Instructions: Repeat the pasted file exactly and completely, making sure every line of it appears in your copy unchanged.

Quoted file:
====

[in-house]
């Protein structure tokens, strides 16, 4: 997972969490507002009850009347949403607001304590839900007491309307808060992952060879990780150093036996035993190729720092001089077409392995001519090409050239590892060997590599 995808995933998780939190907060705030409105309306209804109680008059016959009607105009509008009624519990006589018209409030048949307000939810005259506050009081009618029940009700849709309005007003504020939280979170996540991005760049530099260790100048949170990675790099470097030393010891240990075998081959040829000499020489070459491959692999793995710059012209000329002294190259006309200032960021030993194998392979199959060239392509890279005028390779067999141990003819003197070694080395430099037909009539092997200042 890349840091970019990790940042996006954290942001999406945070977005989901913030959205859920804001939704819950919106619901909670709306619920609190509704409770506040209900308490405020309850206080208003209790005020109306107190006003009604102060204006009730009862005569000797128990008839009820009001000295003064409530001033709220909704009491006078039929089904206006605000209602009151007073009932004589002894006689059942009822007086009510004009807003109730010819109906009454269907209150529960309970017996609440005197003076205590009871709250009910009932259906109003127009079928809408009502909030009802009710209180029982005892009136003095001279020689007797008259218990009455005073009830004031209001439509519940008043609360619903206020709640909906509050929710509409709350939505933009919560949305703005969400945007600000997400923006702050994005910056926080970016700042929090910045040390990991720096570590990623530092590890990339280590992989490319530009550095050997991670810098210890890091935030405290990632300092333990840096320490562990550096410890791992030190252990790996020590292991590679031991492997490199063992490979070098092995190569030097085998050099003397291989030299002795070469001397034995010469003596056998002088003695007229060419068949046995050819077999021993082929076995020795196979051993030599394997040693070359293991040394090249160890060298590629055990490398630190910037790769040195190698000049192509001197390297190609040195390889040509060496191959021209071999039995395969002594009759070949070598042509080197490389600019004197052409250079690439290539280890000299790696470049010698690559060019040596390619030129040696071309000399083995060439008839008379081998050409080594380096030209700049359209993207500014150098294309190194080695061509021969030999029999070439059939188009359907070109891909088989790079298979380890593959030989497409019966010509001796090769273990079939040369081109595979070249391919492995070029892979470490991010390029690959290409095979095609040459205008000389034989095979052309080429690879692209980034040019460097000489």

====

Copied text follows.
[in-house]
């Protein structure tokens, strides 16, 4: 997972969490507002009850009347949403607001304590839900007491309307808060992952060879990780150093036996035993190729720092001089077409392995001519090409050239590892060997590599 995808995933998780939190907060705030409105309306209804109680008059016959009607105009509008009624519990006589018209409030048949307000939810005259506050009081009618029940009700849709309005007003504020939280979170996540991005760049530099260790100048949170990675790099470097030393010891240990075998081959040829000499020489070459491959692999793995710059012209000329002294190259006309200032960021030993194998392979199959060239392509890279005028390779067999141990003819003197070694080395430099037909009539092997200042 890349840091970019990790940042996006954290942001999406945070977005989901913030959205859920804001939704819950919106619901909670709306619920609190509704409770506040209900308490405020309850206080208003209790005020109306107190006003009604102060204006009730009862005569000797128990008839009820009001000295003064409530001033709220909704009491006078039929089904206006605000209602009151007073009932004589002894006689059942009822007086009510004009807003109730010819109906009454269907209150529960309970017996609440005197003076205590009871709250009910009932259906109003127009079928809408009502909030009802009710209180029982005892009136003095001279020689007797008259218990009455005073009830004031209001439509519940008043609360619903206020709640909906509050929710509409709350939505933009919560949305703005969400945007600000997400923006702050994005910056926080970016700042929090910045040390990991720096570590990623530092590890990339280590992989490319530009550095050997991670810098210890890091935030405290990632300092333990840096320490562990550096410890791992030190252990790996020590292991590679031991492997490199063992490979070098092995190569030097085998050099003397291989030299002795070469001397034995010469003596056998002088003695007229060419068949046995050819077999021993082929076995020795196979051993030599394997040693070359293991040394090249160890060298590629055990490398630190910037790769040195190698000049192509001197390297190609040195390889040509060496191959021209071999039995395969002594009759070949070598042509080197490389600019004197052409250079690439290539280890000299790696470049010698690559060019040596390619030129040696071309000399083995060439008839008379081998050409080594380096030209700049359209993207500014150098294309190194080695061509021969030999029999070439059939188009359907070109891909088989790079298979380890593959030989497409019966010509001796090769273990079939040369081109595979070249391919492995070029892979470490991010390029690959290409095979095609040459205008000389034989095979052309080429690879692209980034040019460097000489």